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Egypt’s year of lesser evils comes full circle

Supporters of the ousted Egypt's ousted President Mohamed Morsi march in Cairo, Egypt, Friday, March 28.

Amru Taha/AP

It is somewhat fitting that, on the anniversary of the ouster of Egypt's first democratically elected president, Tahrir Square was closed.

Authorities blocked access to the heart of Egypt's Arab Spring revolution last week, following a series of bomb blasts near the country's presidential palace. Where once there were hundreds of thousands of young Egyptians calling for an end to a multidecade authoritarian regime, there is now a cordon of armoured military vehicles.

This is Egypt's year of lesser evils, come full circle.

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Exactly one year ago, Mohammed Morsi was unceremoniously dumped from office by the country's armed forces – an event that fits the textbook definition of a military coup, but one that found its prompting spark and its subsequent justification in the voices of millions of Egyptians who took to the streets demanding Mr. Morsi leave.

(The Arabic word for leave is irhal. For 3 1/2 years, Egyptians have been chanting "Irhal" in the streets – first at former dictator Hosni Mubarak, then at Mr. Morsi and perhaps one day at Abdel-Fattah el-Sissi, the former field marshal who ousted and replaced Mr. Morsi. It is, in many ways, the defining word of the country's languid revolution: short, to the point and rooted decidedly in the negative, a chant expressing what Egyptians don't want, not what they do.)

Your opinion on what happened in the subsequent 12 months largely depends on what you consider to be the lesser evil – an ineffectual, Muslim Brotherhood-aligned president who failed to make a dent in any of the country's endemic structural problems, or the creeping return of Egypt's authoritarian tradition, marked by a vicious clampdown on dissent and the largest mass slaughter in the country's modern history.

Although, as he languishes in detention, he has become a kind of pre-emptive martyr for Brotherhood members, Mr. Morsi was never all that good at his job. An engineer by training, he had no presidential polish and a habit of using the same old paternalistic, religiously tinted hyperbole in his droning speeches – "I want to protect the children: our sons who will grow after us. I want to protect the daughters, who will become the mothers of the future and teach their children that their fathers and grandfathers were men!"

Some of the accomplishments of which Mr. Morsi boasted were decidedly fictional. He claimed, for example, partial victory in Egypt's war on traffic, saying he had solved 60 per cent of the problem in his first 100 days in office. Having been in Egypt at the time, spending hours in a molasses of unmoving vehicles just to get across downtown, I can attest that Mr. Morsi's numbers were almost certainly at odds with reality.

Some accomplishments, however, were real. It is now largely forgotten or ignored that Mr. Morsi played a pivotal role in ending Israel's November, 2012, shelling campaign in Gaza – a role for which he received commendation from a chorus of world leaders.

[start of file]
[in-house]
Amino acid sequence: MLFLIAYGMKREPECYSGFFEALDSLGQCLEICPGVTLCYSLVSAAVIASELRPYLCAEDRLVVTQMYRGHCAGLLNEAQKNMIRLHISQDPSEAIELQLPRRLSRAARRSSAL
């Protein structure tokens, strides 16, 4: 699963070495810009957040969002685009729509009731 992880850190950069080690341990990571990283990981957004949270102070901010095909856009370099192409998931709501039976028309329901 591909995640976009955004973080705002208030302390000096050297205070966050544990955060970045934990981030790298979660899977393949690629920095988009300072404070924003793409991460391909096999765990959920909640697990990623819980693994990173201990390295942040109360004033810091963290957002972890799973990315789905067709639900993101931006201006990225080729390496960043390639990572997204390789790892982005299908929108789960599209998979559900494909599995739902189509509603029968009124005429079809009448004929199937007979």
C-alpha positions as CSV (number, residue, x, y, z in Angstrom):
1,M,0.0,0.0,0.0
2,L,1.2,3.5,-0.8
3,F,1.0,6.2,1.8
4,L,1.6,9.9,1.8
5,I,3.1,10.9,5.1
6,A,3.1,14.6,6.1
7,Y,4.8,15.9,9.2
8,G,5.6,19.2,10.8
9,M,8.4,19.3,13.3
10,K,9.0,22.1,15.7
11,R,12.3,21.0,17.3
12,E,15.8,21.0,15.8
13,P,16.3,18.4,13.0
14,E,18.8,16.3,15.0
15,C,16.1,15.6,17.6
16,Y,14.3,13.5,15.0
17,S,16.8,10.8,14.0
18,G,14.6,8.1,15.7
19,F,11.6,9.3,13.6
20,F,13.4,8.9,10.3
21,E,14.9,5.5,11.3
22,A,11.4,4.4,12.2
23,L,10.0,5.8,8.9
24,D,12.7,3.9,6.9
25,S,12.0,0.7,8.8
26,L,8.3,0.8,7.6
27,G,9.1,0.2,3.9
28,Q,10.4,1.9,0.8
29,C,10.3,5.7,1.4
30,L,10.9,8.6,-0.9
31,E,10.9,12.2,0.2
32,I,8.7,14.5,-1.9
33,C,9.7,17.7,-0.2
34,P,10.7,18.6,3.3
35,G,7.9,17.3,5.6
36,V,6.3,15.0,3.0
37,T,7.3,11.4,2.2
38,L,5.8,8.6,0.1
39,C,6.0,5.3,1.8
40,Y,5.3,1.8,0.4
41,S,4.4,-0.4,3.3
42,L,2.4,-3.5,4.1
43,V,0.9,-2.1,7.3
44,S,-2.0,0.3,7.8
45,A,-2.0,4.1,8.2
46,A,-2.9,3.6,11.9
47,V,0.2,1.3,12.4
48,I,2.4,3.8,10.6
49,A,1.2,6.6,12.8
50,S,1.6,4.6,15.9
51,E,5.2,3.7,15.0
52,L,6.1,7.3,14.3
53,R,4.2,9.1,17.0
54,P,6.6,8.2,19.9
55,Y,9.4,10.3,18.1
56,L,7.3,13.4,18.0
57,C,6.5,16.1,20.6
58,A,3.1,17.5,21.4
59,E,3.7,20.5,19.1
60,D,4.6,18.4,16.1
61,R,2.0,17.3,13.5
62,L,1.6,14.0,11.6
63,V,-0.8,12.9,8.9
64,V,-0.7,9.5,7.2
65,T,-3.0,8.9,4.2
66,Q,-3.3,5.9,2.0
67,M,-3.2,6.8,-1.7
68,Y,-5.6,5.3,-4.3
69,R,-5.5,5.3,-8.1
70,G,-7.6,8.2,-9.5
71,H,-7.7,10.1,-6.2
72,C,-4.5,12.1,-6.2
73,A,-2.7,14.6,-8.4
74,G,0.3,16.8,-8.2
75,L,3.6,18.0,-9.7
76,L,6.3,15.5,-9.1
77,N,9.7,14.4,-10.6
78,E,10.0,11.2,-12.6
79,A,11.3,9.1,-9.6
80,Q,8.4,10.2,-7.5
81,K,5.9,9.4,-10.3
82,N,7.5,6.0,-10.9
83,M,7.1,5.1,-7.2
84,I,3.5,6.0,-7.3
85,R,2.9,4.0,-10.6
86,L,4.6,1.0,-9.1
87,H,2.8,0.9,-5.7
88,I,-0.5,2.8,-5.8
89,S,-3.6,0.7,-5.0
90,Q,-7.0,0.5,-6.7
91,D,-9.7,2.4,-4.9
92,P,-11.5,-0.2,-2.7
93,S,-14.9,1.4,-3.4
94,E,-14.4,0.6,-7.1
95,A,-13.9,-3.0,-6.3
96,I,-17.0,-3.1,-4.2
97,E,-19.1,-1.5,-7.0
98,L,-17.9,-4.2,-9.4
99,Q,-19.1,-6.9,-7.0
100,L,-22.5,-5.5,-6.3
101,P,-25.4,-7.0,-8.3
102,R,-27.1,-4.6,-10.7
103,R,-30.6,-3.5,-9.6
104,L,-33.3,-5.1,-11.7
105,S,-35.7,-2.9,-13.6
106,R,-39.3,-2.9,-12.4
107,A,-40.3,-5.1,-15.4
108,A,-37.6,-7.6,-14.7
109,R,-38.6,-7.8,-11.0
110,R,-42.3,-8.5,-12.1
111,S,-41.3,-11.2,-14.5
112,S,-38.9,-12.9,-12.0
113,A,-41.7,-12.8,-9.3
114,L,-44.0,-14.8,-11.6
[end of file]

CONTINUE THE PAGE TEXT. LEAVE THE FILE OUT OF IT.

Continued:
But more significantly than any of his successes or failures, the President lost track of his razor-thin mandate. In the 2012 presidential election, he won in a runoff by a count of only 51.7 per cent. The man who claimed the other 48.3 per cent, Ahmed Shafik, was simply unpalatable to many revolutionaries because of his long-standing and senior role in the previous authoritarian regime. It is certain that many Egyptians cast a ballot for Mr. Morsi with one hand and held their noses with the other.

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In fact, Mr. Morsi wasn't even the Brotherhood's first choice. He was only selected after the group's deputy supreme guide, Khairat al-Shater was declared ineligible to run because of a previous prison sentence.

As such, when Mr. Morsi attempted to grant himself unchecked executive powers in late 2012, the backlash was fierce.

The President tried to frame his power grab as a stabilizing measure, a means of keeping the country running until it had a functional constitution. Few bought that explanation, and millions of Egyptians took to the streets in protest.

In the following months the size of those protests would swell, until finally the military seized the opportunity and removed Mr. Morsi from office. In a subsequent crackdown on counter-demonstrators who called the whole thing a coup, security forces killed hundreds of Mr. Morsi's supporters in their street-side camps. The slaughter marked perhaps the darkest chapter of Egypt's Arab Spring.

Today, after a year that has left thousands of Egyptians dead or imprisoned and the rest enraged or exhausted, there is little for anyone but the most hardened partisans to celebrate. The country's moribund economy – a root cause of the Arab Spring protests – shows no signs of life; countless Egyptians (and more than a few journalists) languish in prison for the crime of saying the wrong thing; terrorist bombings, once a rarity in Egypt, are beginning to take place with alarming frequency.

Undoubtedly, there are still many Egyptians who will weigh all these misfortunes against the removal of a Brotherhood-aligned president and call the outcome a net gain. But in many ways, it will be a Pyrrhic victory, the political and societal equivalent of the irhal chant that demands removal but gives little thought to the shape and severity of what comes next.

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